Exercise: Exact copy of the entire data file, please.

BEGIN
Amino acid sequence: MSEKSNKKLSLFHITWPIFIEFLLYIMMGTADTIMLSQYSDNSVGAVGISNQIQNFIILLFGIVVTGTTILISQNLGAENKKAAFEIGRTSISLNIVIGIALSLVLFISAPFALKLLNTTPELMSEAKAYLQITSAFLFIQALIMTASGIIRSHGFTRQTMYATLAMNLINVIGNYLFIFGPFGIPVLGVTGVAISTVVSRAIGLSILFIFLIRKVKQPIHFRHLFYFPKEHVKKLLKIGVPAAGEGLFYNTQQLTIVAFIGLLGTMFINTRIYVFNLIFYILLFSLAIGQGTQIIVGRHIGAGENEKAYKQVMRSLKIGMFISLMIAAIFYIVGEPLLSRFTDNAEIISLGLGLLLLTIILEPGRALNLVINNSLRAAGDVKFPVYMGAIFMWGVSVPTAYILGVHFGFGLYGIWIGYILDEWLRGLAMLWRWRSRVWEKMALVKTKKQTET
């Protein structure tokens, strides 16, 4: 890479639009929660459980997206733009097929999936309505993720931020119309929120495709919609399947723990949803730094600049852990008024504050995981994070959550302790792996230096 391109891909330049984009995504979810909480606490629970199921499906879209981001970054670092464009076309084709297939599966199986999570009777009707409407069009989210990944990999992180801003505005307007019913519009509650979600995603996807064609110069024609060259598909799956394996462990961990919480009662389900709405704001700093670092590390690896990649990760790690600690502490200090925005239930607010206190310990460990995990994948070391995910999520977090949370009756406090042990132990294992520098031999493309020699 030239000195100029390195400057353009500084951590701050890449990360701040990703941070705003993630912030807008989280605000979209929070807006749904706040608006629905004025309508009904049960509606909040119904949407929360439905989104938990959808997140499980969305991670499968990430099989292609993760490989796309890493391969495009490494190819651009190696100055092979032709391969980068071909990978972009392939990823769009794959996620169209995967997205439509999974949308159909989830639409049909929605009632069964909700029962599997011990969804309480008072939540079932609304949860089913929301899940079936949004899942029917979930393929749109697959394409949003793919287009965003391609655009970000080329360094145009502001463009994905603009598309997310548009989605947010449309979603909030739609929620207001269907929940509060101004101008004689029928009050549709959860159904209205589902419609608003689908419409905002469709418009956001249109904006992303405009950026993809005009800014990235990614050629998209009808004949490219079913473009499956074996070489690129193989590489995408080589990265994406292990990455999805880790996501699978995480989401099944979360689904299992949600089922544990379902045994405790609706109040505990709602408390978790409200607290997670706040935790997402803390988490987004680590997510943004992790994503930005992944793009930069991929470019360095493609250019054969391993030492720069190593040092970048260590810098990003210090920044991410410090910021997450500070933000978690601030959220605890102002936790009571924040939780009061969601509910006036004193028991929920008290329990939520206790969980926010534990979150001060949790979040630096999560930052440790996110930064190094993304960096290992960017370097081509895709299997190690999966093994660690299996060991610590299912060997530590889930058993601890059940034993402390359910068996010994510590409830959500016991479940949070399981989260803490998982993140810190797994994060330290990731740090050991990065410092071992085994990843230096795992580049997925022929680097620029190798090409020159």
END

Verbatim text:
Amino acid sequence: MSEKSNKKLSLFHITWPIFIEFLLYIMMGTADTIMLSQYSDNSVGAVGISNQIQNFIILLFGIVVTGTTILISQNLGAENKKAAFEIGRTSISLNIVIGIALSLVLFISAPFALKLLNTTPELMSEAKAYLQITSAFLFIQALIMTASGIIRSHGFTRQTMYATLAMNLINVIGNYLFIFGPFGIPVLGVTGVAISTVVSRAIGLSILFIFLIRKVKQPIHFRHLFYFPKEHVKKLLKIGVPAAGEGLFYNTQQLTIVAFIGLLGTMFINTRIYVFNLIFYILLFSLAIGQGTQIIVGRHIGAGENEKAYKQVMRSLKIGMFISLMIAAIFYIVGEPLLSRFTDNAEIISLGLGLLLLTIILEPGRALNLVINNSLRAAGDVKFPVYMGAIFMWGVSVPTAYILGVHFGFGLYGIWIGYILDEWLRGLAMLWRWRSRVWEKMALVKTKKQTET
């Protein structure tokens, strides 16, 4: 890479639009929660459980997206733009097929999936309505993720931020119309929120495709919609399947723990949803730094600049852990008024504050995981994070959550302790792996230096 391109891909330049984009995504979810909480606490629970199921499906879209981001970054670092464009076309084709297939599966199986999570009777009707409407069009989210990944990999992180801003505005307007019913519009509650979600995603996807064609110069024609060259598909799956394996462990961990919480009662389900709405704001700093670092590390690896990649990760790690600690502490200090925005239930607010206190310990460990995990994948070391995910999520977090949370009756406090042990132990294992520098031999493309020699 030239000195100029390195400057353009500084951590701050890449990360701040990703941070705003993630912030807008989280605000979209929070807006749904706040608006629905004025309508009904049960509606909040119904949407929360439905989104938990959808997140499980969305991670499968990430099989292609993760490989796309890493391969495009490494190819651009190696100055092979032709391969980068071909990978972009392939990823769009794959996620169209995967997205439509999974949308159909989830639409049909929605009632069964909700029962599997011990969804309480008072939540079932609304949860089913929301899940079936949004899942029917979930393929749109697959394409949003793919287009965003391609655009970000080329360094145009502001463009994905603009598309997310548009989605947010449309979603909030739609929620207001269907929940509060101004101008004689029928009050549709959860159904209205589902419609608003689908419409905002469709418009956001249109904006992303405009950026993809005009800014990235990614050629998209009808004949490219079913473009499956074996070489690129193989590489995408080589990265994406292990990455999805880790996501699978995480989401099944979360689904299992949600089922544990379902045994405790609706109040505990709602408390978790409200607290997670706040935790997402803390988490987004680590997510943004992790994503930005992944793009930069991929470019360095493609250019054969391993030492720069190593040092970048260590810098990003210090920044991410410090910021997450500070933000978690601030959220605890102002936790009571924040939780009061969601509910006036004193028991929920008290329990939520206790969980926010534990979150001060949790979040630096999560930052440790996110930064190094993304960096290992960017370097081509895709299997190690999966093994660690299996060991610590299912060997530590889930058993601890059940034993402390359910068996010994510590409830959500016991479940949070399981989260803490998982993140810190797994994060330290990731740090050991990065410092071992085994990843230096795992580049997925022929680097620029190798090409020159």